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Evaluating Information Sources

Provides guidance on evaluating the credibility of information sources, including books, journals, the open Internet, and primary sources.

What is a Scholarly or Peer-Reviewed Journal?

As a general rule, use articles when you're looking for research studies or scholarly analyses of a relatively narrow topic or aspect of a subject or when you need basic information about recent news or events. OneSearch and individual library research databases are the primary tools for identifying and locating articles.

"My professor said I can only use articles from scholarly journals in my paper."

"Scholarly journals" nearly always refers to peer-reviewed journals: those that use a review by subject experts (i.e,, the author's peers, sometimes also called referees) to determine if a manuscript meets intellectual standards for publication.

Most databases and OneSearch include a limiter to narrow results to peer-reviewed journals (the wording may vary slightly): 

Shows limiter selected for scholarly, peer-reviewed journals

If you have questions about whether a specific journal is peer-reviewed, please contact us.

What is a Scholarly Article?

Academic journals sometimes include book reviews, editorials, or other brief items that would not be considered scholarly articles. For clarification, see:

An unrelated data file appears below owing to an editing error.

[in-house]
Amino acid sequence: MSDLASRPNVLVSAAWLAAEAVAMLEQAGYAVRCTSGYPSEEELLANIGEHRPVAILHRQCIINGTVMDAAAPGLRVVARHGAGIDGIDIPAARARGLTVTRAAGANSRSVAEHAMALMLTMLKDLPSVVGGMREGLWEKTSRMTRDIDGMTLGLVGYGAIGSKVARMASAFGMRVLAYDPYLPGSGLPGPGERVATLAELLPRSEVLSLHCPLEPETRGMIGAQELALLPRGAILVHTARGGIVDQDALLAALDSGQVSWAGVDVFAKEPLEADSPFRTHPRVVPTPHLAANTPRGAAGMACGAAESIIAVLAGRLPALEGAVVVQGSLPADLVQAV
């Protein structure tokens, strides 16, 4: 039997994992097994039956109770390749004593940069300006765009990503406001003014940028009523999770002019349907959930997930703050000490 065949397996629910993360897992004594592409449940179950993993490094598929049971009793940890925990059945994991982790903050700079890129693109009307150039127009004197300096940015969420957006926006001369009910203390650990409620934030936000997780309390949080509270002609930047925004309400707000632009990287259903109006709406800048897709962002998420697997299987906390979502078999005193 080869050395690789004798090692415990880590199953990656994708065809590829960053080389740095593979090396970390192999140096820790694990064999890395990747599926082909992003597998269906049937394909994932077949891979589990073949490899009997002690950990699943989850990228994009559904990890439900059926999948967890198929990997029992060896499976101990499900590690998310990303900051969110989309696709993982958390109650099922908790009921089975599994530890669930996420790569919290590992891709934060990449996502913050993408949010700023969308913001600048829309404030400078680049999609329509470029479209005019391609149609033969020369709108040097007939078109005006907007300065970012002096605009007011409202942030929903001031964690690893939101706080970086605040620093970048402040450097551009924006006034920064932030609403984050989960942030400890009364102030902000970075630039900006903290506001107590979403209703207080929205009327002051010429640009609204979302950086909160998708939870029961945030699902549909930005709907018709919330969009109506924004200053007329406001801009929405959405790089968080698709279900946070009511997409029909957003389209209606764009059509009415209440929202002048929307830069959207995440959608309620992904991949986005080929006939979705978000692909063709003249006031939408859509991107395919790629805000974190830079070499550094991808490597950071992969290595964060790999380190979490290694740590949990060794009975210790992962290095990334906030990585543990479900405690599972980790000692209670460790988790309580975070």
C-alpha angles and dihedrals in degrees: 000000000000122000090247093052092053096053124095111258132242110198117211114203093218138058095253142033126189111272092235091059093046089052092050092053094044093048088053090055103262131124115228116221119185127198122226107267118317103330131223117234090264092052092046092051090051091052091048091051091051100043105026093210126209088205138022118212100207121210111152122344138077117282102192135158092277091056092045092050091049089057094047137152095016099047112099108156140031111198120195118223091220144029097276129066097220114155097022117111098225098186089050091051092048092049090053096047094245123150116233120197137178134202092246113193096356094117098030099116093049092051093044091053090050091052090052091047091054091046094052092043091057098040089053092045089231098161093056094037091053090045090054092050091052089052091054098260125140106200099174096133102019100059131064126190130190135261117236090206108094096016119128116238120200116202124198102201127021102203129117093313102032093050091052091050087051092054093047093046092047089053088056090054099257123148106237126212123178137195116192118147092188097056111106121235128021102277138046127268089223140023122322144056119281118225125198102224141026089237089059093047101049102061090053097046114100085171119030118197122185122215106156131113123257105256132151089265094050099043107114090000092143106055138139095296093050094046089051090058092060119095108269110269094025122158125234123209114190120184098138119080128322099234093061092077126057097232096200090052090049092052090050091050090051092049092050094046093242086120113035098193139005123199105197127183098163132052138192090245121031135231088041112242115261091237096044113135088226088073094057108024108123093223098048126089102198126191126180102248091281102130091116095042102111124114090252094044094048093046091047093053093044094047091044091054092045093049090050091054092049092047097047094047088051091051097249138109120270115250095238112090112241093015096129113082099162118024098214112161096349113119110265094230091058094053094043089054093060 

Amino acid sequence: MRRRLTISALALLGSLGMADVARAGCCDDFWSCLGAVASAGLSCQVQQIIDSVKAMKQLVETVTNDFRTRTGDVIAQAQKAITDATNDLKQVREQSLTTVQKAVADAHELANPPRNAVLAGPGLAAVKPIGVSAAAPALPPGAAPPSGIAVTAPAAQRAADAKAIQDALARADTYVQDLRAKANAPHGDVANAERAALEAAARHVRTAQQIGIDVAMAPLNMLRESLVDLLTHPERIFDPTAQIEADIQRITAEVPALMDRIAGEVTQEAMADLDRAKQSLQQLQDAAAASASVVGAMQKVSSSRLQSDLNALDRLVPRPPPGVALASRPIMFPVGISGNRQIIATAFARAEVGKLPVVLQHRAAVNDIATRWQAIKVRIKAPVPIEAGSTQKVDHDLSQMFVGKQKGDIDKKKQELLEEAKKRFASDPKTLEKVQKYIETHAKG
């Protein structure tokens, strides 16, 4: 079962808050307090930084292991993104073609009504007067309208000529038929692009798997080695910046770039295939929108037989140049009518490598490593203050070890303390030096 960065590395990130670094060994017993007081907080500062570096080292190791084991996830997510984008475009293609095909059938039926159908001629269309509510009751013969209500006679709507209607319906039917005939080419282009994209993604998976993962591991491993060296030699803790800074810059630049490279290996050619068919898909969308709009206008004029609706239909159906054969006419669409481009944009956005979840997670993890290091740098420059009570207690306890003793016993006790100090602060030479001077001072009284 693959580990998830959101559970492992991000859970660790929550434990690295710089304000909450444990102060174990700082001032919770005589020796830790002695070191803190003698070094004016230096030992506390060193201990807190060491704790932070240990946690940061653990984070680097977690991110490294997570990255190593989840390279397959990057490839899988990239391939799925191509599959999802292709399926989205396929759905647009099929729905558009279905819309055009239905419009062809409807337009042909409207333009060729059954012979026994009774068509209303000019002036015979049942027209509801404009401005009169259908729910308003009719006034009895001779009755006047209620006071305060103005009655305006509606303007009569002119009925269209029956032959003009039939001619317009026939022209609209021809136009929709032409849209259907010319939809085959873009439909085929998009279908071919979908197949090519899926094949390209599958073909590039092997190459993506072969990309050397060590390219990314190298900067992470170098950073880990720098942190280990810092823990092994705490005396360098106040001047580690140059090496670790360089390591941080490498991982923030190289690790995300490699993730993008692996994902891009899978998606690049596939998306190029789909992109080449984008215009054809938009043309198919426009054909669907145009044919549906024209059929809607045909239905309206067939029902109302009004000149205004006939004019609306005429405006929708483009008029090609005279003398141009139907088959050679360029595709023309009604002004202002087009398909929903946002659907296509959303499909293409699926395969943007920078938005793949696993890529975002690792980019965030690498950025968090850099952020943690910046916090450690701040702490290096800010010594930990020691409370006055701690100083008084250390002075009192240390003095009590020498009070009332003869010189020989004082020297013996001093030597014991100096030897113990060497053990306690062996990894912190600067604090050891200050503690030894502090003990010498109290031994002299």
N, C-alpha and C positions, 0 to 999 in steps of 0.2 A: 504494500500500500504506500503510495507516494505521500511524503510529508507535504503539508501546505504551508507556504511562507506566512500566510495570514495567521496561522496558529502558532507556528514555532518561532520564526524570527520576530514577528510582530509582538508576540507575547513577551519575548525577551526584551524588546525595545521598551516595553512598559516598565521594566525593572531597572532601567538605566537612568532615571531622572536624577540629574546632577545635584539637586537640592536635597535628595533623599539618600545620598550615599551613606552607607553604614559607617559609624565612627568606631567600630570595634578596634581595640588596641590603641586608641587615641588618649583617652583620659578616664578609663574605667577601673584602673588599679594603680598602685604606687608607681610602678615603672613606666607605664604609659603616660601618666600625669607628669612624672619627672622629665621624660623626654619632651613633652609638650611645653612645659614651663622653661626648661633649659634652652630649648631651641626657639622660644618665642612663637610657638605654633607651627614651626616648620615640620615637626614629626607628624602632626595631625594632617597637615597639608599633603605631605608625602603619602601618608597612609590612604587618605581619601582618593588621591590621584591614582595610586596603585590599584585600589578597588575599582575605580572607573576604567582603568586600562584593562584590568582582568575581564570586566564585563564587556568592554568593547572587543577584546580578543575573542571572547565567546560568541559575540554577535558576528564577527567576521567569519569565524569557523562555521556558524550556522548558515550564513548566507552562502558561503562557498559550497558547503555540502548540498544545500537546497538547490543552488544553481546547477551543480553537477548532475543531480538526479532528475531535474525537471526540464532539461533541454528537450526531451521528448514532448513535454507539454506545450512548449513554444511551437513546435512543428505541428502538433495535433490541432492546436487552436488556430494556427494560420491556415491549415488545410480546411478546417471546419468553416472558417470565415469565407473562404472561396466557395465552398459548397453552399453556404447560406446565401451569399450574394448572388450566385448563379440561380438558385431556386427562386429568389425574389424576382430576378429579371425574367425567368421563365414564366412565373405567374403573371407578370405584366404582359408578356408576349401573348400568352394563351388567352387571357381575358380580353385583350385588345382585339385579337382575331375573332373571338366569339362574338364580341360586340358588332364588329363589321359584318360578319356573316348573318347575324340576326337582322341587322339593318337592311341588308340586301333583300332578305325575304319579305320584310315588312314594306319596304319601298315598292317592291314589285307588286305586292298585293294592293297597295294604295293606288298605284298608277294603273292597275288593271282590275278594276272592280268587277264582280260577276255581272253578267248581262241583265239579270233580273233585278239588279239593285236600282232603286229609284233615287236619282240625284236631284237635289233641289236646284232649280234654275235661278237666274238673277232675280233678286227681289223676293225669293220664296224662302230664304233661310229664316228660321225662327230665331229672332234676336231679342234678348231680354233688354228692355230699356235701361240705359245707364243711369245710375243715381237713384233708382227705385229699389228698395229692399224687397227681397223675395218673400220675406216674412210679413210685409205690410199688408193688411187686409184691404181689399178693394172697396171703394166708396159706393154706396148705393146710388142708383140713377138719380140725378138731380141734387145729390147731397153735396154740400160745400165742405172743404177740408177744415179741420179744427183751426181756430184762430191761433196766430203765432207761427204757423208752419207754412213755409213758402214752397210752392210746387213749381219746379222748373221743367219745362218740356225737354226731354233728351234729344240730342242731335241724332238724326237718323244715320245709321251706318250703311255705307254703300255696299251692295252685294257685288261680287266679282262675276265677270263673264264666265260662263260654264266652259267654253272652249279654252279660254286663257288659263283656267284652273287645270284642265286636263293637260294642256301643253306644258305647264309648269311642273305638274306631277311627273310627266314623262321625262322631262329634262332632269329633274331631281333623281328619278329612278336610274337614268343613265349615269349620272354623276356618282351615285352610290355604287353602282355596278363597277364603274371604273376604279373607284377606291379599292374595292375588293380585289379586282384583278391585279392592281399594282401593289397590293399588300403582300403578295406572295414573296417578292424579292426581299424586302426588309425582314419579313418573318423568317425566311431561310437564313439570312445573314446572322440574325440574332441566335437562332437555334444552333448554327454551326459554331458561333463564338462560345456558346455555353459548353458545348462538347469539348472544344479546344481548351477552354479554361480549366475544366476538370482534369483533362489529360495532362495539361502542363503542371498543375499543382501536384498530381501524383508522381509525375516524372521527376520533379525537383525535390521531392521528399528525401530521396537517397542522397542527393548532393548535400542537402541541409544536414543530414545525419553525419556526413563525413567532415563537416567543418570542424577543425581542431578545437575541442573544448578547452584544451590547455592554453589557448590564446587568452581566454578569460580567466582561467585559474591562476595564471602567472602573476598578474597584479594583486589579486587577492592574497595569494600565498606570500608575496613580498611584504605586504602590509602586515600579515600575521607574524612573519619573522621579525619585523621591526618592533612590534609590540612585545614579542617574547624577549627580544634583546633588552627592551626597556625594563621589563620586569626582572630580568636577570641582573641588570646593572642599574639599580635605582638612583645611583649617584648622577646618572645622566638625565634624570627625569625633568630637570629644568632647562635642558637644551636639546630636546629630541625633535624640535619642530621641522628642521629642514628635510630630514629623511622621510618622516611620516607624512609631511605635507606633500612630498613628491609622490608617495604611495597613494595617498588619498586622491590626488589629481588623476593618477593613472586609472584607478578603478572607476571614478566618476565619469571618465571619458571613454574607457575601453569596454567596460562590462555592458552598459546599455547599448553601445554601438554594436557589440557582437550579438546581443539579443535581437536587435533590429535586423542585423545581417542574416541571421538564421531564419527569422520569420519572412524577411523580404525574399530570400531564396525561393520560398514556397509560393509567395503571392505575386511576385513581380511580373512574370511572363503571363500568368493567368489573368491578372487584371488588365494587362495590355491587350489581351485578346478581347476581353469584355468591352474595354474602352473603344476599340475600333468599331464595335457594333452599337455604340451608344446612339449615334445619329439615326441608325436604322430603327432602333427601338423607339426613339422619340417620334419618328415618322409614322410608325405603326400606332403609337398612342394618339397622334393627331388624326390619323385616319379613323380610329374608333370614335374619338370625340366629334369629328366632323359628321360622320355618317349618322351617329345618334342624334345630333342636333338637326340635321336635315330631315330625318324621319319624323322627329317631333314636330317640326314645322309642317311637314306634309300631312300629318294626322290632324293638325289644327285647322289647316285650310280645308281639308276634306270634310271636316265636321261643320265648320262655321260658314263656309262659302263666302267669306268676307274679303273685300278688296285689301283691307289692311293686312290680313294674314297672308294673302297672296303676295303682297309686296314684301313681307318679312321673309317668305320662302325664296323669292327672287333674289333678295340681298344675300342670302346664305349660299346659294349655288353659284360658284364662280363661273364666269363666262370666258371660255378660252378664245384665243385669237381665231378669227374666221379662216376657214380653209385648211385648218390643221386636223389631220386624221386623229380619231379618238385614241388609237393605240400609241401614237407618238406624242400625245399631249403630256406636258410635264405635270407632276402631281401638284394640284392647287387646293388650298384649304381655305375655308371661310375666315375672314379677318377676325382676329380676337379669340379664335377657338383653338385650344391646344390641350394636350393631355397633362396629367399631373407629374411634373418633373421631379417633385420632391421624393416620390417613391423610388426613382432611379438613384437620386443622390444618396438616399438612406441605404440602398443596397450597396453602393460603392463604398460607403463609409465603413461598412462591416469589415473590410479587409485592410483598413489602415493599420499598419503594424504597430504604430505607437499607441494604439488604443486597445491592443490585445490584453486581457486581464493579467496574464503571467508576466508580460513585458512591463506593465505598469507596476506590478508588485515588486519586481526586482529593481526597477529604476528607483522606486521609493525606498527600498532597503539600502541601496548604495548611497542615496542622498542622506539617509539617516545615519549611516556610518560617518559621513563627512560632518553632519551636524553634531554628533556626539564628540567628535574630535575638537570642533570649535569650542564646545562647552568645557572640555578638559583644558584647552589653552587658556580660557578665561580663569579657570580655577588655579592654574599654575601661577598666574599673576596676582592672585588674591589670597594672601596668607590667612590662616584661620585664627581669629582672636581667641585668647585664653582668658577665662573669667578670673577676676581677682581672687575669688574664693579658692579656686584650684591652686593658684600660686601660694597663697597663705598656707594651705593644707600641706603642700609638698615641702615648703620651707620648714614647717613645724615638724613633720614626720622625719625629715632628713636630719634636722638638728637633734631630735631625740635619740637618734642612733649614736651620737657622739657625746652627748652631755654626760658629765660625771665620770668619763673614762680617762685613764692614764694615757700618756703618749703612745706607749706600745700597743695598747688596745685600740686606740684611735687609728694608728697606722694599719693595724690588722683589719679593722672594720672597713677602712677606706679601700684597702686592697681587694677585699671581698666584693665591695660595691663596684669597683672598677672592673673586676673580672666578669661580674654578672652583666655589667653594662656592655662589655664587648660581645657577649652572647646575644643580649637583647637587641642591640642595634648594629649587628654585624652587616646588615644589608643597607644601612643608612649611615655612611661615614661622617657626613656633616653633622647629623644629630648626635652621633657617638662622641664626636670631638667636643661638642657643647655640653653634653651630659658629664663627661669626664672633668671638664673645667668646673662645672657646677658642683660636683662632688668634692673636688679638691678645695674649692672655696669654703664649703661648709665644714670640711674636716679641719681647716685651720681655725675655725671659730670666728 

Created to assist journalists, the following overview is helpful to anyone who's new to reading research studies:

Find Information about an Author

Scholarly articles will include brief information about an author's education and credentials. More information may be available on an institutional website where the author works. Additional information sometimes can be found in the following:

Characteristics of Scholarly Journals Compared to Other Types of Periodicals

Periodicals are publications that come out on a regular basis, such as journals, magazines, or newspapers. Many periodicals have both a physical and an online version, and most fall into one of three categories: scholarly or academic journals, trade or industry journals, or popular or consumer magazines.

Article length can vary, but scholarly articles in particular can be quite lengthy compared to articles in trade or popular magazines. Scholarly articles also are written at a high reading level and with terminology that assumes readers have knowledge of the subject discipline (if needed, find background information in general resources).

Corrections, Retractions, and Questionable Sources

Research databases may include document types and/or subject terms to identify errors, corrections, and any retractions of previously published articles. Example from Academic Search Complete:

Sample record with document type "erratum" and subject terms "errata" and "fraud in science"


If retained, a retracted article will be labelled:

PDF article with "Retracted" across the article page


 Additional resources:

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